In Episode 6 of The Flaunt Review, Jamie shares his thoughts on the popular DNS checker ‘What’s My DNS?’. For all the latest episodes of The Flaunt Review why not subscribe to our YouTube channel?
See below for the full video transcription.
Hi, I’m Jamie. I’m CTO at Flaunt Digital, and today I’m just doing a quick tool review on a web-based tool called What’s My DNS? So the URL for this tool is ‘whatsmydns.net’, and what this allows you to do is put in a domain name into the little box, dead dead simple. Choose the DNS entry type you want to look up, and hit Search, and all it does, it shows you the IP that the domain name resolves to. So this sounds really simple on the surface. In essence, it is, but it’s a real useful little tool for a couple of reasons. Now, I know there’s a lot of other really really basic tools that are in command line for example, such as Dig, and Ping, and there’s a few other ones as well that you can run in command line on Linux or Mac. And they all essentially do the same thing, but that’s looking up from your computer, and I know that you probably can also specify a third-party DNS service to resolve these things to, but whatsmydns.net just takes that complication out.
So one of the best features about this little tool is it shows you where the domain name resolves to from about 20 or 30 places around the world, got a nice little map too, and they all just spring in to this table as and when the results come back to the service. So it’s just great when you’re changing a DNS entry for a domain name, and you want to basically see it resolve around the world, so you’ll get certain countries that take a while to resolve, depending on your DNS provider. Now a few years ago, this was a bit of a bigger problem, because you’d have DNS providers such as GoDaddy, and you know, huge ones that are for less tech-savvy users, and these are typically slower, and everyone’s always said 24 to 48 hours for domain names to resolve. Whereas nowadays really, using a really big DNS provider like Cloudflare or AWS Route 53, these things are pretty much instant but you still get the case where you have to use these old-school providers, and they are a bit slower.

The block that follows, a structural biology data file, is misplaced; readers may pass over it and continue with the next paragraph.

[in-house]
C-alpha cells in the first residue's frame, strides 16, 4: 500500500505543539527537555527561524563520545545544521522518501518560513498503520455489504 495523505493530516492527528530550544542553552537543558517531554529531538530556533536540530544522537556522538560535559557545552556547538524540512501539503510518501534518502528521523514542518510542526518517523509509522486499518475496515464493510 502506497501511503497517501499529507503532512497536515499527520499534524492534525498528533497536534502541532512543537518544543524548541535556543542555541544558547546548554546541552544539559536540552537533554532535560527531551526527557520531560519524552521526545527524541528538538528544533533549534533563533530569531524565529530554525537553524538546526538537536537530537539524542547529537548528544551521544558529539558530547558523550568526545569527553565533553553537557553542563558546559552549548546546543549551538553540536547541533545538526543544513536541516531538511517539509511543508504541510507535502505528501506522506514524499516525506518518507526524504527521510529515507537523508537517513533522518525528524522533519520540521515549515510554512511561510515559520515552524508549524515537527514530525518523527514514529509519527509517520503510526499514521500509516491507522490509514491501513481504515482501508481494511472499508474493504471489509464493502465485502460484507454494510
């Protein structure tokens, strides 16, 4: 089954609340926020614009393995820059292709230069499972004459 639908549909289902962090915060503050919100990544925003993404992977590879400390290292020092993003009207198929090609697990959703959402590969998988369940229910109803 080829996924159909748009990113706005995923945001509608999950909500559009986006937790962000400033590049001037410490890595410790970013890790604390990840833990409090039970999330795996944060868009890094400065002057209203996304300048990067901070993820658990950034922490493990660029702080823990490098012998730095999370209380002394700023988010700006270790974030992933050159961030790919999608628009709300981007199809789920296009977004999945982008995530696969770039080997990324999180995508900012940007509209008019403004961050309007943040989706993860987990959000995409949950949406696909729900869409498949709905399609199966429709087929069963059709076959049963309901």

And sometimes you’ve got to do these things through a third-party, so you might be working with a tech team somewhere else, and then these types of services are really useful just to check and see if it’s gone through correctly and see if it’s gone through all around the world. This is especially, again, really useful if you’re working with a tech team with a third-party. And say they’re based in Asia or something like that, and they might have a DNS provider that’s based over that side of the world. You can’t see the change just yet from your computer, so you might want to check and look at the progress. So it’s really useful for things like that, and obviously you can check all different types of DNS entries, so you can do MX records, A records, CNAME records, etc.
You can check it against an IP too so if you know what you’re looking for to resolve to, you can put that in too. It’ll give you a nice little tick or a cross, and it’s just dead simple. Takes all the hassle out of using command line, and like I say, it resolves all around the world as well, so checking it from multiple locations at once. And this obviously catches other things like The Great Firewall of China type situation, whereby some countries, DNS just doesn’t propagate there for some domain names that have been blacklisted by that government. So again, it’s, you know, little edge cases like that you can catch too. So that’s it, dead simple little tool, but really useful. I find myself using it pretty much every single week. Dead simple, but a lot of people don’t know about these little tools, so it’s great to share them with you all, and hopefully, you’ll find it useful. So that’s it for today, see you next time. Cheers.